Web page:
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Ask The Advocate: Responding To Negative Comments About Psoriasis

While each person’s psoriasis journey is different, and their psoriasis symptoms and treatment experiences may not be the same, there are frequently well-worn paths that are taken and common barriers that are encountered by people living with psoriasis.

Psoriasis is an autoimmune disease that causes chronic inflammation of the skin and other body parts and systems, currently, there is no cure. If you're looking for a community that understands, then look no further.

Advice from our advocates

When it comes to your health, you can be one of your best advocates. But when you’re in pain and coping with the emotional toll of psoriasis, it isn’t always easy to advocate for your own needs. We asked our advocates for their perspectives and for some words of wisdom when it comes to living with psoriasis.

Our question: How do you respond to negative comments?

Diane Talbert

When I was younger, my "go-to" was to cry when people said negative things to me. I actually took this abuse for many years until I found my voice and learn to used it to educate others when they can't be nice. I have had severe psoriasis for over half my life. I was covered over 80% of my body, so people could be mean and ask dumb questions.

My favorite one is "are you contagious?" If I was contagious, why would I be around people? I get it, but I'm not an idiot? It's hard for people to understand that I always flare. I understand you don't get it! I had to educate myself so I could explain to people what psoriasis is.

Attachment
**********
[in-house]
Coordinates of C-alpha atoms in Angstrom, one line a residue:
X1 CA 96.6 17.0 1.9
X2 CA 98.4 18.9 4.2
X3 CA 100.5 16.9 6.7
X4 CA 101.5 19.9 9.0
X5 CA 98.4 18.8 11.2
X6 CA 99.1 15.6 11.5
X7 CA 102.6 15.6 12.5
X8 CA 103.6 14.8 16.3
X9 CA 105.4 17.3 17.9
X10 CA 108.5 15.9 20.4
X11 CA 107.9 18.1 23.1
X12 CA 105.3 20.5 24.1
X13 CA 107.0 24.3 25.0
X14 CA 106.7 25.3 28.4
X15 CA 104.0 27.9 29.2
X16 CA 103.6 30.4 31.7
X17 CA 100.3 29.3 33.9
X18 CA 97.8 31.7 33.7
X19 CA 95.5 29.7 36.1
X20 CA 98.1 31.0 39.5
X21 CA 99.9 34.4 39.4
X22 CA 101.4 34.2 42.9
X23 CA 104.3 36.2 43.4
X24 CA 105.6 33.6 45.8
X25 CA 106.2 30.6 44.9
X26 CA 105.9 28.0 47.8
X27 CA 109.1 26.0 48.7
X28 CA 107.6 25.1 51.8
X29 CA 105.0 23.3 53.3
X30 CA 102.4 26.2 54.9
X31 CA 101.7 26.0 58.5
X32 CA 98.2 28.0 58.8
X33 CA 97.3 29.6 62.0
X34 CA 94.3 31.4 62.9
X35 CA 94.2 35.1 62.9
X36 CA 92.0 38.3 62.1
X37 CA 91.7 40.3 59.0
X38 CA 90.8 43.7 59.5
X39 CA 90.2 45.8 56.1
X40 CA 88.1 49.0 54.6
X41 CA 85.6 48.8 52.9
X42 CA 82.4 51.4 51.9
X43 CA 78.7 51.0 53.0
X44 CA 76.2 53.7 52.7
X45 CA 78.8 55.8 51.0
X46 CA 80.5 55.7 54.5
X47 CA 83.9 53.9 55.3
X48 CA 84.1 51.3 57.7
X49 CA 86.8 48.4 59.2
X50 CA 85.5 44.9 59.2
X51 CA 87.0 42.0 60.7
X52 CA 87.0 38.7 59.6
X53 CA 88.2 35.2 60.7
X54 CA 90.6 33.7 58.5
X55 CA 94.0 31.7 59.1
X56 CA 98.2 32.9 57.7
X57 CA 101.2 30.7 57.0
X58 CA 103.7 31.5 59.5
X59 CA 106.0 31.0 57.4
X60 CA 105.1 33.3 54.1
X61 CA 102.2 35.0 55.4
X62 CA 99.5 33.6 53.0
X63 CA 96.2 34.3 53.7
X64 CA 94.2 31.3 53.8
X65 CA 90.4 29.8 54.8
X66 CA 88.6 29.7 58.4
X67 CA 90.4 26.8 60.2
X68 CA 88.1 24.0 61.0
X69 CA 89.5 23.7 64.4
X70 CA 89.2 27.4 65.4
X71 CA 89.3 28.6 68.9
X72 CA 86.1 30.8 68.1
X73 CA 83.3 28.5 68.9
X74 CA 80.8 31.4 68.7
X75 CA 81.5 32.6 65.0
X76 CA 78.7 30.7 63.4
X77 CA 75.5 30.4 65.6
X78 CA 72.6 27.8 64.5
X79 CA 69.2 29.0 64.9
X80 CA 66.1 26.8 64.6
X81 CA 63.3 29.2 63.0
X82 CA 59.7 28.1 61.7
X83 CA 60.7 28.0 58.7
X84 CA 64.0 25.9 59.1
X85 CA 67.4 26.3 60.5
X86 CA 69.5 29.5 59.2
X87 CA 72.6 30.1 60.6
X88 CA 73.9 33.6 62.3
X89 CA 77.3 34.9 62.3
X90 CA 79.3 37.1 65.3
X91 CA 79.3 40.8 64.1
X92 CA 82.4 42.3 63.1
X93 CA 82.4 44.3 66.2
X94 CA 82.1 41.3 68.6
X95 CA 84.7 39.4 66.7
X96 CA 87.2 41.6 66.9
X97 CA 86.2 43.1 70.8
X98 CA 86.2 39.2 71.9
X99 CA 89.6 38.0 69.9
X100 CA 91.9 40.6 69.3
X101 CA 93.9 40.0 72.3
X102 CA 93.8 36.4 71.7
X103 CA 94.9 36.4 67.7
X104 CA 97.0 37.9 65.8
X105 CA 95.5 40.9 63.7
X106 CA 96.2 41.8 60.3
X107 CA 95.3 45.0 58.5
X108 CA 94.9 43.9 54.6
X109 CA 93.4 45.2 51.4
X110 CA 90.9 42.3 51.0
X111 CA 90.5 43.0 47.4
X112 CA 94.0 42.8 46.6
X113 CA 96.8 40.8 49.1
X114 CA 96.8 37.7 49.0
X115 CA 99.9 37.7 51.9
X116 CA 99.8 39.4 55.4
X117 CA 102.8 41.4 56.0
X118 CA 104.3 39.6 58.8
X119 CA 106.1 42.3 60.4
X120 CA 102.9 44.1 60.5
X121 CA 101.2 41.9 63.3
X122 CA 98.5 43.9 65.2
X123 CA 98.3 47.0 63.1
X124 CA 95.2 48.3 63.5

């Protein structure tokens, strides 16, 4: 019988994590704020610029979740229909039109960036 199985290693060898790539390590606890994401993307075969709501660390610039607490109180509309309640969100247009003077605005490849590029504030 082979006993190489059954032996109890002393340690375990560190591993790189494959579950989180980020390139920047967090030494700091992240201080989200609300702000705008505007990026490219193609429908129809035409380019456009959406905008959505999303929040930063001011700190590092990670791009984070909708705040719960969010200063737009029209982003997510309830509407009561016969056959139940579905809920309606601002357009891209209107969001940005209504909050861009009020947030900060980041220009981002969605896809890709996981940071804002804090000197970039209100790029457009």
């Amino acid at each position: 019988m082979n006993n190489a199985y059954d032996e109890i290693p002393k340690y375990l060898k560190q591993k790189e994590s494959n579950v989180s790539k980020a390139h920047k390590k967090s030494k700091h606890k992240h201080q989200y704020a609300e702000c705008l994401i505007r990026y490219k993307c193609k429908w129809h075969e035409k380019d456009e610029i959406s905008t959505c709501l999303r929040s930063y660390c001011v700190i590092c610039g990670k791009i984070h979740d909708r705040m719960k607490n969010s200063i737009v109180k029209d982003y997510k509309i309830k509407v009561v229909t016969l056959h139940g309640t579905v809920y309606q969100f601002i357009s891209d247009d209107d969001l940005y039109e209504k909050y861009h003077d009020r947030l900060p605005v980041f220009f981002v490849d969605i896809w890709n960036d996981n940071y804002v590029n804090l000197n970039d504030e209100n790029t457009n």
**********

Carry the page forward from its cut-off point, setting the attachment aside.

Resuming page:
I would say, "I have psoriasis which is an autoimmune illness and you can't get it." I had a young lady look at me once and said, "oh, that looks so nasty on your skin. I would not come outside if I was you." I calmly told her that most people see me and not my skin and that I work for the federal government with people that have their Ph.D.'s and Master Degrees and welcome me as their equal, not what I looked like.

I handed her a business card from my psoriasis support group and asked her to call me and walked away. I was so furious, that I had to step away from that situation. I never got personal or attack anyone's character. I used to hide, but one day just decided that enough was enough. I just wanted to tell people that I have feelings just like you. So instead of getting frustrated, I educate; even if a person stares I take that moment to tell them what I have.

Jack Gevertz

I always seek to educate the individual who says something negative about psoriasis in the hope they will listen and change their attitude. I have encountered a few comments myself in the past including “ew” and points and stares at my condition.

The best way to educate is to explain what the condition is, so it’s psoriasis, how it manifests, so, unfortunately, we have a gene in us that means our skin sheds cells faster than most, and what the ways are to treat it, so topical treatments can be helpful, as can light and biologic remedies. It’s also helpful to say that it’s not contagious as sometimes people can worry about that.

If that doesn’t work, then the best thing to do is remind yourself that it’s not your fault. You are always going to encounter ignorance and sometimes malevolence, and while most people who comment are just unaware of what the condition is, you do get a few individuals who are just being plainly nasty in the hope of evoking some sort of reaction. It’s best not to give that, so just walk away from the situation and be kind to yourself.